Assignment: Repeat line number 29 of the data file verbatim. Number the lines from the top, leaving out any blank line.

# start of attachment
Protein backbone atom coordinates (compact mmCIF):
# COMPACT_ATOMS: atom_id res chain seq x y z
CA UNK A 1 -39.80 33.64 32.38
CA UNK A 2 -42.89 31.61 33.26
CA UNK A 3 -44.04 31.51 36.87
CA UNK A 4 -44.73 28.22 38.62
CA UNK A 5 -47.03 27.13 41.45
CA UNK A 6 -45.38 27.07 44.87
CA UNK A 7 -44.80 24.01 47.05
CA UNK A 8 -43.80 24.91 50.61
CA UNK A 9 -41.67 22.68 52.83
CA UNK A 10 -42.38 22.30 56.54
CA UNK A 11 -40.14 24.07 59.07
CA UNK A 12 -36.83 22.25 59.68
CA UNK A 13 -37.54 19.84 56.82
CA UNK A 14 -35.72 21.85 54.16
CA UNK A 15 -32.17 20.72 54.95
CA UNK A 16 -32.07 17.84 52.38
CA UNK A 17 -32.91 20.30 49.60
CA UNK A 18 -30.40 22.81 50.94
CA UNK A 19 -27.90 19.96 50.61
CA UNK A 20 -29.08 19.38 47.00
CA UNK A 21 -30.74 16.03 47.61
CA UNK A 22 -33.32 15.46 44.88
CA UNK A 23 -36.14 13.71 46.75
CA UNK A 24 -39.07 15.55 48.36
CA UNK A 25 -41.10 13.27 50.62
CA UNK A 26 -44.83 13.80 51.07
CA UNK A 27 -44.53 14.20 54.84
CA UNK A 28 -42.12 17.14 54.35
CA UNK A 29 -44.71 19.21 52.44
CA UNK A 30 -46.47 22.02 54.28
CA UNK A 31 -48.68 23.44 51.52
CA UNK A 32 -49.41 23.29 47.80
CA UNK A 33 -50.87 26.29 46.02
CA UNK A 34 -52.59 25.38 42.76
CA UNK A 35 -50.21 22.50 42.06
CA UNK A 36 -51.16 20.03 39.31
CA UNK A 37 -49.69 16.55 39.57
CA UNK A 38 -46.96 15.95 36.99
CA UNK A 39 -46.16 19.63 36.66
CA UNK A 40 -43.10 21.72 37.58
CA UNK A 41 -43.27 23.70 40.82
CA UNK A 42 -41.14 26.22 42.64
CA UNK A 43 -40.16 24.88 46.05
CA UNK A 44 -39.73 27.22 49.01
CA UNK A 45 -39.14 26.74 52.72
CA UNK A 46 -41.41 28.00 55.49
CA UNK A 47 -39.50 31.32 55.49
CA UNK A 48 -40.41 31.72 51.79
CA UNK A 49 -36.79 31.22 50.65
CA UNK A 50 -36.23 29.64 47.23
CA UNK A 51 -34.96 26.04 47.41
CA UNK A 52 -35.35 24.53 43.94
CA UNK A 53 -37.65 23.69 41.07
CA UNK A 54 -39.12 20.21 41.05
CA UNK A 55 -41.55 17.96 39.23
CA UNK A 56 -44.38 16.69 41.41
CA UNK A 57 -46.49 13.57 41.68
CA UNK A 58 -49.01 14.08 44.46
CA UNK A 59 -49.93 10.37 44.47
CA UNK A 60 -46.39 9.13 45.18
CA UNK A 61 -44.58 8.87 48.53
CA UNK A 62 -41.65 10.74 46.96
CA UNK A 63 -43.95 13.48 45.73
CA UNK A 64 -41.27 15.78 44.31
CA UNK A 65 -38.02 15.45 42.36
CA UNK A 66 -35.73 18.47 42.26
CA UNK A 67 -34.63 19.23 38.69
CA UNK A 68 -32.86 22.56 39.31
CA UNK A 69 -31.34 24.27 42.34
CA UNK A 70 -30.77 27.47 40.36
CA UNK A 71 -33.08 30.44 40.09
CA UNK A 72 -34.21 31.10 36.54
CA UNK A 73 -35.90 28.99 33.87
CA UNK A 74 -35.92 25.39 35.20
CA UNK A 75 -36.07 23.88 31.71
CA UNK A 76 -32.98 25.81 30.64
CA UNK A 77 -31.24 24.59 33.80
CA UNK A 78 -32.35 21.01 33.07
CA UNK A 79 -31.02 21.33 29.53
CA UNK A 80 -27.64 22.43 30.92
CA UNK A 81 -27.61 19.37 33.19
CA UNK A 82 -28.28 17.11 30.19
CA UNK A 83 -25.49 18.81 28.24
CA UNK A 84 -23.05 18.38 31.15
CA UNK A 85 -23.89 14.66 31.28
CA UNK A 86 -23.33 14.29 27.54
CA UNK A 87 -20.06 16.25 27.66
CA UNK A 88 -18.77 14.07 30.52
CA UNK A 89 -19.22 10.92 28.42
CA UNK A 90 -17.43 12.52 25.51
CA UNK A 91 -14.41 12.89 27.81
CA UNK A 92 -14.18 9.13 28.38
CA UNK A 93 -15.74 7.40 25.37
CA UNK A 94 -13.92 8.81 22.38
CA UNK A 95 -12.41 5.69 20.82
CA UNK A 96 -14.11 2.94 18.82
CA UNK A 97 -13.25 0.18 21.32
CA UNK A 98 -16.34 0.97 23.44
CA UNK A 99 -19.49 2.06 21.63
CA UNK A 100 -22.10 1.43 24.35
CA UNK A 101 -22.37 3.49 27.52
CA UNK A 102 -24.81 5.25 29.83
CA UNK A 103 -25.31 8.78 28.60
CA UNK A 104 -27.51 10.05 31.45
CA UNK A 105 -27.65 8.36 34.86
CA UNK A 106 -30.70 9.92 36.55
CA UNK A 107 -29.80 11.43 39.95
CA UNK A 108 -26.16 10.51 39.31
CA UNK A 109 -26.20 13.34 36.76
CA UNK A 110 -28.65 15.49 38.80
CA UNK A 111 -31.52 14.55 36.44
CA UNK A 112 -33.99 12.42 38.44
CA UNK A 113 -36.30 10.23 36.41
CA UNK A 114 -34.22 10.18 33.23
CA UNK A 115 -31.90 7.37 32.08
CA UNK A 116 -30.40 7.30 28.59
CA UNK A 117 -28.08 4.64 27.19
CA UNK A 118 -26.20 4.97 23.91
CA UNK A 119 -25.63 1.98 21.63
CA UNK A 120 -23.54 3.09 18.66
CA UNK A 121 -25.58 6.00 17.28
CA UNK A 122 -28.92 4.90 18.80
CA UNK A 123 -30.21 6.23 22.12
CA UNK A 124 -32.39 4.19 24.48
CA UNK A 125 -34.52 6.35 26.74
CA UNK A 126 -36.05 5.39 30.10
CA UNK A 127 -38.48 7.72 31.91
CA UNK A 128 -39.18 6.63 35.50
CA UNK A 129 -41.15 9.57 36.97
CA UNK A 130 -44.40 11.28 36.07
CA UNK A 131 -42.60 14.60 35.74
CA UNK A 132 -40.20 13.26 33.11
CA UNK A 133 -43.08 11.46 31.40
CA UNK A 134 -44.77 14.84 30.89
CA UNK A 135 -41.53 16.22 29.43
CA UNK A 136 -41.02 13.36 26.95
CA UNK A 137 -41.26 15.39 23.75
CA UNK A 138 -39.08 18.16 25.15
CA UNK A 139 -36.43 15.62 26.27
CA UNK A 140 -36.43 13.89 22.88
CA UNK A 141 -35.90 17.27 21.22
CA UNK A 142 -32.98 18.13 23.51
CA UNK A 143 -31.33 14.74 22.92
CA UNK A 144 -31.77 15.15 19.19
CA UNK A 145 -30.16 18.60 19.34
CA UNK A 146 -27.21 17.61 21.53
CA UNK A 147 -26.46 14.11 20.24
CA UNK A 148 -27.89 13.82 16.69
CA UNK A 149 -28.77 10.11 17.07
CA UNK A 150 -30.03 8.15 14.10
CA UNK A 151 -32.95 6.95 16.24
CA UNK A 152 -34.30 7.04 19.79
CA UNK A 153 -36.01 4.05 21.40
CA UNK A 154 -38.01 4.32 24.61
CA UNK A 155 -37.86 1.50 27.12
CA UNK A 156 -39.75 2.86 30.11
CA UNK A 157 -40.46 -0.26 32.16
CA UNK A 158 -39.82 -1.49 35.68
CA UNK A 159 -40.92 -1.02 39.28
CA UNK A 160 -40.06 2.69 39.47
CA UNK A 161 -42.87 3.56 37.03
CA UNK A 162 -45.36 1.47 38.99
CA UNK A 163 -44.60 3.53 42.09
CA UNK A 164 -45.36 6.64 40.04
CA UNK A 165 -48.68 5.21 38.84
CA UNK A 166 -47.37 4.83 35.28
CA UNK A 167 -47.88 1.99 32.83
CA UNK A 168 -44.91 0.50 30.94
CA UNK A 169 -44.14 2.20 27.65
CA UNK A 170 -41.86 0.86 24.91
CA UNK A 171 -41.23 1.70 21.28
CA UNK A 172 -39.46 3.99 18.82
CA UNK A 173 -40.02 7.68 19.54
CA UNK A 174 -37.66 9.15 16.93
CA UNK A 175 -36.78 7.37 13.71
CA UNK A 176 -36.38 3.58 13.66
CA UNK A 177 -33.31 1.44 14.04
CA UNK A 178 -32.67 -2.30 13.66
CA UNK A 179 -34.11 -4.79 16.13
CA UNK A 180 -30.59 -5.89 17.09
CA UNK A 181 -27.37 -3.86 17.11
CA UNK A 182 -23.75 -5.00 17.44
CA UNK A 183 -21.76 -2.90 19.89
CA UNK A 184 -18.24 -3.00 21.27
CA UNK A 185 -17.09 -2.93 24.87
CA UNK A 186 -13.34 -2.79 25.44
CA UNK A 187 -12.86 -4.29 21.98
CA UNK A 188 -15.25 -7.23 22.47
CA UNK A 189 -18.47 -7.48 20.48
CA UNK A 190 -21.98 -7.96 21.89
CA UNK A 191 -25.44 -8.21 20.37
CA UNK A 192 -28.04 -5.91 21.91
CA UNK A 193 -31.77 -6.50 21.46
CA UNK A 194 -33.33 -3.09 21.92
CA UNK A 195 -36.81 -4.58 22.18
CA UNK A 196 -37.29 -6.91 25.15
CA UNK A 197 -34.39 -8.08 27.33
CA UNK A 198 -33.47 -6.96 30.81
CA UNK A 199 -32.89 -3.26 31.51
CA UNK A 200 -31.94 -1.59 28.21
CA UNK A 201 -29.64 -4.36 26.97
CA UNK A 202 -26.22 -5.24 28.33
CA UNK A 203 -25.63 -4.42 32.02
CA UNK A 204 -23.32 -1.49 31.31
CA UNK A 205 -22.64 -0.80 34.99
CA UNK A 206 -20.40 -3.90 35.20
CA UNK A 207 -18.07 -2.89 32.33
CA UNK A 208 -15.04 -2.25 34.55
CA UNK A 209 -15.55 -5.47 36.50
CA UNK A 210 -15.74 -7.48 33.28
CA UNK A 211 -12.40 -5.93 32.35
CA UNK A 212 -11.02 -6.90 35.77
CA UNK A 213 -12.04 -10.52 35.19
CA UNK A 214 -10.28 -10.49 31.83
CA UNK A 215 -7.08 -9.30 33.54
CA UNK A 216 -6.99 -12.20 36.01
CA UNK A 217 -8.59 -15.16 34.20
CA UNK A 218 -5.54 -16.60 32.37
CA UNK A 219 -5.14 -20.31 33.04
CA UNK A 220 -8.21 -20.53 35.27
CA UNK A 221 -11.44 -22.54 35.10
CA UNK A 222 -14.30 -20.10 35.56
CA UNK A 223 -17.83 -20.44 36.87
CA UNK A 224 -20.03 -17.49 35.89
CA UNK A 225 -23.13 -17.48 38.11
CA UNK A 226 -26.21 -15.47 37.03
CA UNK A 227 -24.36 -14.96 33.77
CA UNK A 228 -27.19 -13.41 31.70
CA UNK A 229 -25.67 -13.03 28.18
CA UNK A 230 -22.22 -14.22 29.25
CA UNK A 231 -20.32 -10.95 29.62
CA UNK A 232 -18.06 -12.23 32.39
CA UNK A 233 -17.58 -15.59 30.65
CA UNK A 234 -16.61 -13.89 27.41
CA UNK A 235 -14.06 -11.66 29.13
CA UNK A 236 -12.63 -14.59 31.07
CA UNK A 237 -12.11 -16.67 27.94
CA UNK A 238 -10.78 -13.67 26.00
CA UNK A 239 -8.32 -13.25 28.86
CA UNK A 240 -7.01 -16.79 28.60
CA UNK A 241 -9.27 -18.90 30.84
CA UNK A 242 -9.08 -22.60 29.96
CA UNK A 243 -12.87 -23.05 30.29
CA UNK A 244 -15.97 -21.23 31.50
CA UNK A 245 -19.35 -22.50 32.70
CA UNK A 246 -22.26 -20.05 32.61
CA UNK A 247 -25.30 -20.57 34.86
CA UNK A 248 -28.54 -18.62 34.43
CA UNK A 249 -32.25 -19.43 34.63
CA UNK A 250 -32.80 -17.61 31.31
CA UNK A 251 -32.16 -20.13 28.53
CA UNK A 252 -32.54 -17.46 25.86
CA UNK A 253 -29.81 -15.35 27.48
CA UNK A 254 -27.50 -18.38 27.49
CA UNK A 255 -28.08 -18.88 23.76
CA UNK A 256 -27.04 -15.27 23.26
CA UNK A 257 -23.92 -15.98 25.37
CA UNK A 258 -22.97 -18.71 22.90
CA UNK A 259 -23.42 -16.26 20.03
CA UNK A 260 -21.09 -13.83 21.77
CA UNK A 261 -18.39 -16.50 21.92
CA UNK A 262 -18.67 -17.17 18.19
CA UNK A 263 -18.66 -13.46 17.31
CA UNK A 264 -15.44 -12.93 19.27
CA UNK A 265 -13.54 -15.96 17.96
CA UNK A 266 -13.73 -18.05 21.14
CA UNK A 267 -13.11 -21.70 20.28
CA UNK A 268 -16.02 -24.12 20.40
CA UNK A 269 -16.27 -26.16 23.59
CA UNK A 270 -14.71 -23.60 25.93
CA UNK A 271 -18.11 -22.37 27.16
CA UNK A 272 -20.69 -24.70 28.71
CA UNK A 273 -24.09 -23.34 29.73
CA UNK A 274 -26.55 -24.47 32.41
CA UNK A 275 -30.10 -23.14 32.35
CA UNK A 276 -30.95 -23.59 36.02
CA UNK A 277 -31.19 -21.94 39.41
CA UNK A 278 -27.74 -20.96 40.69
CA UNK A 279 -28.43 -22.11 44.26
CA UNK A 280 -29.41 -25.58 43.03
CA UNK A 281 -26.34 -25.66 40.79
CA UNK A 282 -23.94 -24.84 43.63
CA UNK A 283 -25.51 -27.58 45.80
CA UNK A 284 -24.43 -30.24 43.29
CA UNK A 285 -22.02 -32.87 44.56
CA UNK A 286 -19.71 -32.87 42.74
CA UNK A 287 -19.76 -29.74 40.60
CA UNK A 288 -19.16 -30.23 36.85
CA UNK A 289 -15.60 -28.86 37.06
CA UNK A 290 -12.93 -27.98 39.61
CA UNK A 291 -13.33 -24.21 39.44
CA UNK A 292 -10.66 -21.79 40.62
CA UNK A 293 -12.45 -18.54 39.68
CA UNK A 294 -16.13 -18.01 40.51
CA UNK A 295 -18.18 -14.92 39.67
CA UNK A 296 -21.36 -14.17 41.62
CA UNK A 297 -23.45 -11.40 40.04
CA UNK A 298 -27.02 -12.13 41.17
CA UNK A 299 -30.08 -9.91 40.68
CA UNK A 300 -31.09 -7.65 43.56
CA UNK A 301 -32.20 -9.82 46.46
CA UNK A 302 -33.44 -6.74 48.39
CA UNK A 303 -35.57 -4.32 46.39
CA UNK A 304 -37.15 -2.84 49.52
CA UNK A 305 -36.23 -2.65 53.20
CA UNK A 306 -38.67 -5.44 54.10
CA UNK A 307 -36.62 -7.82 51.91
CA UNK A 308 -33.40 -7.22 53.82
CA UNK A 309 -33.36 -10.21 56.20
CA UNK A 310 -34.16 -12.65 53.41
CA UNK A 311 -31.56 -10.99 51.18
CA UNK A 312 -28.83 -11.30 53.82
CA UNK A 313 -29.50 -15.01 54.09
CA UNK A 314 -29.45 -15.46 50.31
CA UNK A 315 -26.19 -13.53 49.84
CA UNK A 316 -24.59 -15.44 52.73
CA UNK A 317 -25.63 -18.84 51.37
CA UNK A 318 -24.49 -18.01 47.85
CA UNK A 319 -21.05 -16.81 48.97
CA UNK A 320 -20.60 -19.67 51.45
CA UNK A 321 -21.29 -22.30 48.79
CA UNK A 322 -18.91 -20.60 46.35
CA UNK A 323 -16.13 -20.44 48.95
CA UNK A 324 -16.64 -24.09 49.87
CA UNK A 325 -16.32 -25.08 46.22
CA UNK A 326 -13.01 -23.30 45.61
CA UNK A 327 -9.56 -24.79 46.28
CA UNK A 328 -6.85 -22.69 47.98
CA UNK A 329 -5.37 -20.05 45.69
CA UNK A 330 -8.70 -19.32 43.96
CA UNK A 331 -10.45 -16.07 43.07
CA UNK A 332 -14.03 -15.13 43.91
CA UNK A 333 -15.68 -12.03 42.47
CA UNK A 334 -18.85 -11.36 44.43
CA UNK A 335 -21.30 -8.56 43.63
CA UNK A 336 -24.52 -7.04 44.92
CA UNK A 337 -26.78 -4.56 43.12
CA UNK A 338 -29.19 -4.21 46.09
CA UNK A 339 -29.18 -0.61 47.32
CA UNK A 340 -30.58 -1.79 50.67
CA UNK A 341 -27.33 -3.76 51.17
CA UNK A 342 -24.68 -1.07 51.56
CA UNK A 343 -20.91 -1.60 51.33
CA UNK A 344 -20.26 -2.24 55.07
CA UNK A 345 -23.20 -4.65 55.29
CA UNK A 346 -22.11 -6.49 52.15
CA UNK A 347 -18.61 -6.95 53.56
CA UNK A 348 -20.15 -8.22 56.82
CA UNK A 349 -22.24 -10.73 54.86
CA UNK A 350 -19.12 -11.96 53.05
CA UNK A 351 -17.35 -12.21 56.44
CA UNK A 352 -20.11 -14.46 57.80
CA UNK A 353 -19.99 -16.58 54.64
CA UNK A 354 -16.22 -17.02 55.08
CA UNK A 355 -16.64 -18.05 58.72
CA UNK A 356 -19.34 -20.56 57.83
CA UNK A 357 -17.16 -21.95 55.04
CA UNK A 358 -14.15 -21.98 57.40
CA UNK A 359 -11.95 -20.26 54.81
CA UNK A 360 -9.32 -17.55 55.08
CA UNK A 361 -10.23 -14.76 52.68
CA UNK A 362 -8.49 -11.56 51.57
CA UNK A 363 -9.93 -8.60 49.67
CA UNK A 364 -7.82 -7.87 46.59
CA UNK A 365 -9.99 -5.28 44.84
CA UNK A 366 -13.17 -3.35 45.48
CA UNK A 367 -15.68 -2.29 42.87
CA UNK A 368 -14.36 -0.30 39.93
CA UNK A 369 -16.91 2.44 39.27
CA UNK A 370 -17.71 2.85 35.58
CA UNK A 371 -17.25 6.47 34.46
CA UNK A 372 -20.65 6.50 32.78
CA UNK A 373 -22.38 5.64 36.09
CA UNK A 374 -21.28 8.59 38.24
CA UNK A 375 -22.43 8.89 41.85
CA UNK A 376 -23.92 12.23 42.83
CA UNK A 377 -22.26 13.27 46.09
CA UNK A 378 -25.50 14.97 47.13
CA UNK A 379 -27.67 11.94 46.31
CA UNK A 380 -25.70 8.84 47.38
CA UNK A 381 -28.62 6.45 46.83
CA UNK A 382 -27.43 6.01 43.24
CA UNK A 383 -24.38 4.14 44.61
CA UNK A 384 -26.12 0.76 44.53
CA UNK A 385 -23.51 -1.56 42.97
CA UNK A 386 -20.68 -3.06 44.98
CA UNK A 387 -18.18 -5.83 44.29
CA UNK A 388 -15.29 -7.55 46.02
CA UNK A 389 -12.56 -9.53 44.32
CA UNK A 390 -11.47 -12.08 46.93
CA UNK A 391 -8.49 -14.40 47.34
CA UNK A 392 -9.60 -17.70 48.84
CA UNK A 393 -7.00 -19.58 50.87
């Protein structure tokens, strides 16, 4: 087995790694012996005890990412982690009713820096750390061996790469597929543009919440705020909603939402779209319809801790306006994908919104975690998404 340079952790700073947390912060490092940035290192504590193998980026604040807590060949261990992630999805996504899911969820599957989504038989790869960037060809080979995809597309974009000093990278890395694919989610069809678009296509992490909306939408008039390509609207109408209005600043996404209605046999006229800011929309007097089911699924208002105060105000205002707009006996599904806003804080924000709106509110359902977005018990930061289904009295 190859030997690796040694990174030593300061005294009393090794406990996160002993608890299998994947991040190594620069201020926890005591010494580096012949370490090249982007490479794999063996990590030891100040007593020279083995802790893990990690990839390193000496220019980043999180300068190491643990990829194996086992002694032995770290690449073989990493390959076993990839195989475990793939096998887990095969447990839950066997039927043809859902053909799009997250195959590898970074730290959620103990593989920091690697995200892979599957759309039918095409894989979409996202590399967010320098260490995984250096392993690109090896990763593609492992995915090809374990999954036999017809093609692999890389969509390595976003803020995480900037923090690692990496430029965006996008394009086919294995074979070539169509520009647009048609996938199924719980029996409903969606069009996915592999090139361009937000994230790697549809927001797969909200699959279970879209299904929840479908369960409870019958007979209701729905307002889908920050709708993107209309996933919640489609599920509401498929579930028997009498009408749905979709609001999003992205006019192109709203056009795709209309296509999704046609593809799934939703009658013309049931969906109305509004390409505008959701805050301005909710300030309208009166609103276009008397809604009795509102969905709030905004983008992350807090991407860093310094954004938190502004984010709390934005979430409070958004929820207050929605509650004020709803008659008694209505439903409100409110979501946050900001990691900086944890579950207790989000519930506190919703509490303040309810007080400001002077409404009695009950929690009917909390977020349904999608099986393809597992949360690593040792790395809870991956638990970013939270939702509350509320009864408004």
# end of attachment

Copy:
CA UNK A 27 -44.53 14.20 54.84